“Certainly the [domestic-only] based teams, we have a guide that helps them register.
“What we want to do is, obviously, have high quality teams but also not make it so that it’s overly administratively cumbersome.”
We see no Subaru logo on press releases from Cycling Australia this year. Can we assume that that relationship is over?
“Yes. Subaru left Cycling Australia as a sponsor in November . They’re obviously not part of the relationship… it’s a high priority for us to bring a new sponsor on to the series. We’re hopeful of doing that in the short-term.”
[Subaru] certainly worked their branding while they were part of the sponsorship of the NRS. Is the lack of that funding going to affect the media coverage at all? We had a time where there were some broadcast initiatives going on. What’s your plan for 2018?
“We’re working on the broadcast. I think what we saw last year was a variety; a little bit with Full Cycle and the team there doing some broadcasting, or some small – I guess – updates of each of the events. Sometimes there would, and sometimes there wouldn’t be, daily updates.
“I think what we saw this summer and near the end of the NRS last year [were] some great initiatives which were partnered more around live-streaming, so people could see [the racing] live.
“We’re looking at a combination around those and really committing to those.
“I hope we can announce those particulars in the next few weeks. But we know how important it is both to the teams and the events and we’re committed to that. So, we’re not only committed to greater coverage – even though Subaru has gone – we just need to be more innovative about it.
“I think there’s going to be some exciting things for the cycling fan and public that will come with the NRS in the next few weeks.”
Chris Miller from the Nero Racing Team has been creating some quality content from the domestic racing scene. Click the image above to have a look at a YouTube clip posted earlier this year.
We’ve seen some ‘vlogs’ from Chris Miller from Nero Racing and he’s putting cameras on bikes and he’s giving data and doing a whole lot of commentary. That sort of seems to me where the future of the media aspect for the NRS is going to come from. Would you agree?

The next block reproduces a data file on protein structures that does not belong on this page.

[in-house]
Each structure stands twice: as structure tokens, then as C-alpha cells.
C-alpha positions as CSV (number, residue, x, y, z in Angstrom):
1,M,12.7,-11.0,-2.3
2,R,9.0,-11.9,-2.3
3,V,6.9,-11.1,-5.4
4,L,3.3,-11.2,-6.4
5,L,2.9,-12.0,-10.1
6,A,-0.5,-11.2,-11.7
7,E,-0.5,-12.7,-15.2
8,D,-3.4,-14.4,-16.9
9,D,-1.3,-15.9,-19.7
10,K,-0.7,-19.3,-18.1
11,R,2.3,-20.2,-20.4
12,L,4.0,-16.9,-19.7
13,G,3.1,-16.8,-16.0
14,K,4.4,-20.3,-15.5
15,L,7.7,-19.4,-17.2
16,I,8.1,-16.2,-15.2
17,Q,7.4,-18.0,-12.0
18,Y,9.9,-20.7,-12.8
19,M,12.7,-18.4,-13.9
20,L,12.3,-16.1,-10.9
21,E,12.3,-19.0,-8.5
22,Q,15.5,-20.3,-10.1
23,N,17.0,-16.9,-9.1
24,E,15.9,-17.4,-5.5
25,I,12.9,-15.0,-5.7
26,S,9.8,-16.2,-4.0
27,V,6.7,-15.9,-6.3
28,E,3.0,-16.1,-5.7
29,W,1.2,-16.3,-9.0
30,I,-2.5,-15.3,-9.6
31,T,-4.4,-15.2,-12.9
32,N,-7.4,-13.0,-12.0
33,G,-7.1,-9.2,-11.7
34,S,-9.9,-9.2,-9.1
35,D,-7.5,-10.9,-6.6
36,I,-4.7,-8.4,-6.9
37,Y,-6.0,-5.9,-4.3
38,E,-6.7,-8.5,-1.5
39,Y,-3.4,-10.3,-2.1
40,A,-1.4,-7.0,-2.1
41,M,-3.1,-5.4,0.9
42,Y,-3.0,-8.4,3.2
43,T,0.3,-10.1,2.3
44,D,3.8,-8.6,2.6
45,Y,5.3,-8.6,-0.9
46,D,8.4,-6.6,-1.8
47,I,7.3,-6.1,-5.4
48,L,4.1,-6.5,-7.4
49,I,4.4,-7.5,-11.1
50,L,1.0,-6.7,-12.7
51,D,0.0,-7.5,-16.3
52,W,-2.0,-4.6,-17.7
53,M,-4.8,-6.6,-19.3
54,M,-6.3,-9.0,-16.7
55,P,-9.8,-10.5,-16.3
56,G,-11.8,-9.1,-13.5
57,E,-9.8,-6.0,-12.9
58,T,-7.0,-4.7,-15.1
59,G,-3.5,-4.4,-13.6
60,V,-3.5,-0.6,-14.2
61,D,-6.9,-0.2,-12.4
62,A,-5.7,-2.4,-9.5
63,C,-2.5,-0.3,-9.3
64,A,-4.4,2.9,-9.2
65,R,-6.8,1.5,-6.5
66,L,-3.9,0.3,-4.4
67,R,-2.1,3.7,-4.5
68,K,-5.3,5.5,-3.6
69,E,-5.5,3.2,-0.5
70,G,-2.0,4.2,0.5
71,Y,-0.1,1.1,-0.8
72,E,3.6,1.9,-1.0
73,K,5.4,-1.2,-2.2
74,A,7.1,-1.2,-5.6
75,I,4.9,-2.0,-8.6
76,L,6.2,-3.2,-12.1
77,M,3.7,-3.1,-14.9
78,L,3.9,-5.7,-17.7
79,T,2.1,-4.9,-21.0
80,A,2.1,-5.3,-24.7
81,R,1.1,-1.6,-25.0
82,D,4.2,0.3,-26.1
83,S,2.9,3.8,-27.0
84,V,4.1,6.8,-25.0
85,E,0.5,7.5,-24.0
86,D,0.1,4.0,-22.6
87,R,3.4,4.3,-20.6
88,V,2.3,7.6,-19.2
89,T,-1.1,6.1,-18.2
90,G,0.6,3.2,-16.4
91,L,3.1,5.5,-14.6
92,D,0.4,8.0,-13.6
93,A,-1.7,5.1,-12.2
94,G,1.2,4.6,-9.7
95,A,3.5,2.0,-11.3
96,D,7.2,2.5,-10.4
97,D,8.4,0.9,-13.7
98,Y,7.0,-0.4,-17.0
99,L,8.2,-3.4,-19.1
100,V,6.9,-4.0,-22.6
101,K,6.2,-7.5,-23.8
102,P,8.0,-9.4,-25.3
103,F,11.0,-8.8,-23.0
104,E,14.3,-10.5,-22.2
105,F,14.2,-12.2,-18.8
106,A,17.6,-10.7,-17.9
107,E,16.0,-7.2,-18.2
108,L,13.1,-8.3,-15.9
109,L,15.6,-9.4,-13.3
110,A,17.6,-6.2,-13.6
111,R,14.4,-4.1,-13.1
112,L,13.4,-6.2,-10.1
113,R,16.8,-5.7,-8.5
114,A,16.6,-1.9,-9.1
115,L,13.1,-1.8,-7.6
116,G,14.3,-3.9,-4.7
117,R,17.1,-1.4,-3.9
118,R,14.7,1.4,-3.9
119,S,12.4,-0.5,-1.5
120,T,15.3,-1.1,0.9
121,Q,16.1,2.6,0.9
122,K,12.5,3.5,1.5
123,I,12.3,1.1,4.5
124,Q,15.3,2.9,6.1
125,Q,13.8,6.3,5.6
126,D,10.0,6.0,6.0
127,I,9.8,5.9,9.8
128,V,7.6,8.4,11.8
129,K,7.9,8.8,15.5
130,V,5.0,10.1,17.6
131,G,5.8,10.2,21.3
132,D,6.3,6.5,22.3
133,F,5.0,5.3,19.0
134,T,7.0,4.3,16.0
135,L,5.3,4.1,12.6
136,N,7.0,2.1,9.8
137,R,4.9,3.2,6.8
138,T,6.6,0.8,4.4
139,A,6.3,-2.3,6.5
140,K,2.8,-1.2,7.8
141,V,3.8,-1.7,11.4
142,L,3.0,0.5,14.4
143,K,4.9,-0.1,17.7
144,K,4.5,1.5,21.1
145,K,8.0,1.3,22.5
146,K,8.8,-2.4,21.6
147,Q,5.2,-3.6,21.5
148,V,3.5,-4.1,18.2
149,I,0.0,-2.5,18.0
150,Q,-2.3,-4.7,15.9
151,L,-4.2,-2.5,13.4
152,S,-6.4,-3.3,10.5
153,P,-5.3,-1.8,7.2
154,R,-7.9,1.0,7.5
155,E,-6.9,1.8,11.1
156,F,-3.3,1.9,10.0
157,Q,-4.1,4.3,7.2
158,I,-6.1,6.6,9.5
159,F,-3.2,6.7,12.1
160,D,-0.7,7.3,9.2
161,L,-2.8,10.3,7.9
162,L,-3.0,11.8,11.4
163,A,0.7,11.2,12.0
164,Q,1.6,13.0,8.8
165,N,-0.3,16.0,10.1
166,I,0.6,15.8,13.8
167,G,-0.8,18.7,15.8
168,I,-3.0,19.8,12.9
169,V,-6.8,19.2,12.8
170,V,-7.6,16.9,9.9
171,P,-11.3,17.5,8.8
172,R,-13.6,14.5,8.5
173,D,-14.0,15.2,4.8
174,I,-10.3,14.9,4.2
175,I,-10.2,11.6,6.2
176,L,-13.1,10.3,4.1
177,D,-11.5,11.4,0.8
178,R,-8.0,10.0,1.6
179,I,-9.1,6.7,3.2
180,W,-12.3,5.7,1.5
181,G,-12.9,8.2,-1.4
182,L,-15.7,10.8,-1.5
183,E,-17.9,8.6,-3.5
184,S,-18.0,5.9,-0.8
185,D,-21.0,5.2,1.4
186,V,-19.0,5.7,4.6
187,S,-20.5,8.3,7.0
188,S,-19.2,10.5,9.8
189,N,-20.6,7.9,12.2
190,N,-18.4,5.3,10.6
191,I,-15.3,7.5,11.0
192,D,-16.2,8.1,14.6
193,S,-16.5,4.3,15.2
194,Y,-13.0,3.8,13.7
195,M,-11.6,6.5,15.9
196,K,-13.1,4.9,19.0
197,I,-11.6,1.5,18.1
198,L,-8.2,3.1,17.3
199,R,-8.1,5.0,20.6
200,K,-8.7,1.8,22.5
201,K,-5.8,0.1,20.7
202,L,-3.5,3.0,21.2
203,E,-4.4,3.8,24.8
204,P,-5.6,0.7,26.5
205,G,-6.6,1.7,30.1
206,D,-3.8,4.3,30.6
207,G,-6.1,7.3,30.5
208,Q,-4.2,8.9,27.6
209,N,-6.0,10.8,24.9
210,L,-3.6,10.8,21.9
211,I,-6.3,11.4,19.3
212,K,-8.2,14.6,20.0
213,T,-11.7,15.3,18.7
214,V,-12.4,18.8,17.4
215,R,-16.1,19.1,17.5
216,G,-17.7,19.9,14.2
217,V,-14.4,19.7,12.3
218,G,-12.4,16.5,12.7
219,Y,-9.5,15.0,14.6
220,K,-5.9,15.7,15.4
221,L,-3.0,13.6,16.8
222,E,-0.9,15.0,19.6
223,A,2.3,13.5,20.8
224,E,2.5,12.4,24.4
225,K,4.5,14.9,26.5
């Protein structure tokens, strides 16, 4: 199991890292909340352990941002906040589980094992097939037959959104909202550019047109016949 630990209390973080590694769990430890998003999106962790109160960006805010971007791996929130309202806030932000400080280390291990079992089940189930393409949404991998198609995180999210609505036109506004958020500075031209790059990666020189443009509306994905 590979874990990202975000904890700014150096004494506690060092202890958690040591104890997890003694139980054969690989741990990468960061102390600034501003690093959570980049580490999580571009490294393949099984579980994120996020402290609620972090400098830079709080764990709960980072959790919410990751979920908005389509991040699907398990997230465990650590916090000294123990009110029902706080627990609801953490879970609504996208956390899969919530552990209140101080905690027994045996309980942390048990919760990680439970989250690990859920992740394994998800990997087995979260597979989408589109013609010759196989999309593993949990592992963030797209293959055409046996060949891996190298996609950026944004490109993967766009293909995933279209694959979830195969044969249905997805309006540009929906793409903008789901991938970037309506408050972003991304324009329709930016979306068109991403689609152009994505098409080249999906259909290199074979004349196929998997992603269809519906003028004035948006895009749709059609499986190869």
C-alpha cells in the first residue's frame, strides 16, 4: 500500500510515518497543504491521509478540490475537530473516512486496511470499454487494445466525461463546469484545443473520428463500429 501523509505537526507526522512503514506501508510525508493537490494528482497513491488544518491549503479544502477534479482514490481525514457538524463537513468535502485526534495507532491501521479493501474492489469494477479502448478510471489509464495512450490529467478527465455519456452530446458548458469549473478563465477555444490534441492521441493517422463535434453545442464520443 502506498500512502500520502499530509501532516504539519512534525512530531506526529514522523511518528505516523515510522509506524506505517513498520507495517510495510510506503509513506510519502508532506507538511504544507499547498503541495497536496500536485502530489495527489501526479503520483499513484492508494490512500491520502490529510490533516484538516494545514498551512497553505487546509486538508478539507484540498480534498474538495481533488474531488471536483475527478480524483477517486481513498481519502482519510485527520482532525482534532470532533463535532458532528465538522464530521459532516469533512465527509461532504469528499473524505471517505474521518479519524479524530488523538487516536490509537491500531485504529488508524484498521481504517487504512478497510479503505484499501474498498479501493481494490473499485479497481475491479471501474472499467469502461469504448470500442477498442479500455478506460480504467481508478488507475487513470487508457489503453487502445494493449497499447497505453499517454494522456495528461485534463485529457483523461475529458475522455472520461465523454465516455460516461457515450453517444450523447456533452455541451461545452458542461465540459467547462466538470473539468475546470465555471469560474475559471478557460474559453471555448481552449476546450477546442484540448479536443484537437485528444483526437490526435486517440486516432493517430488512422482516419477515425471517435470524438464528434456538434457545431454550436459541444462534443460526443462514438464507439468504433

“It is. I think that’s the way media is going. People want those unique experiences that you can give and it’s fantastic to see what they’re doing and what other teams have done in the past.
“We just want to help that happen and I think that introduction earlier this year, of cameras on bikes throughout the country, is only going to help.
“If there’s anything we can ever do, or any ideas people have, we’re more than happy to try and support that so we can get greater coverage so people are enjoying those races.”
The announcement today was relating to the calendar. We’ve got 42 days of racing in 2018 for the NRS; 25 for men, 17 for women. Only one single-day race and the rest are all stage races. Is that by design?
“Yeah, that’s correct. What it’s moving to is the new strategy. It might, at first… you might scratch your head and think, ‘It doesn’t look like it yet…’ but, because of the move of the Melbourne to Warrnambool – that slips into the 2019 season – and then the rest is falling into those new calendar spots around early-season one-day events.
“We’ve seen that, with the move of the Oceania road championships, which will fit within that and has been confirmed for three years in Tasmania which we think is pretty exciting.
“And then the Warrnambool, the Grafton to Inverell, and probably one other into the future; that’s a block but only the Grafton to Inverell stuck in its spot this year…
“In that second part of the season, we’re working towards those multi-day events.
“I think what you’ll see in some of those multi-day events is the first introduction of the Women’s Tour of Tasmania – which is within the strategy of making sure we have men’s and women’s events everywhere within each tour…
“There are also other small changes around the calendar that might not yet be seen.
“The Tour of Gippsland did some great things last year by getting up, but they had to run crits. This year they’re looking at more circuit races which will still give that excitement to the viewer, the fan, the rider and teams, but give them a little bit more road race based racing.
“Some of those strategies are starting to come into place right away.”
You announced last year that there would be some incentive schemes written into the NRS, including a proviso for riders being able to go on and be part of the Uni SA team for the Tour Down Under, for example. There were some hiccups this year. How do you manage addressing [that] moving forward?
“Certainly, that was something that didn’t go as we had planned but we’ve been working with ASADA closely, [and they] have agreed to expand the road racing [testing] pool – so, the number of riders on the pool.
“One of the key things they’ve said to us is… it’s not as if we can just add everyone; we have to be selective in who we add. And we’ve provided a proposal to the teams which is [to select] some of the top riders out of the national road championships, the National Road Series, and then [adding] them into the pool… and another addition, or change to the pool, at the end of the NRS season.
“That should get most of the riders who would be identified in the road nationals to be within that pool who can be selected [for a WorldTour race like the Tour Down Under].
“We don’t think it’s completely fool-proof, however, it should avoid that issue into the future and ensure that those riders can race as part of the national team at those WorldTour events.”
This gives us a good introduction to what we can expect from the NRS in 2018. It’s a work in progress. Well done on getting the calendar finalised and we look forward to seeing what comes next.
“Thanks Rob, appreciate it.”
– Interview by Rob Arnold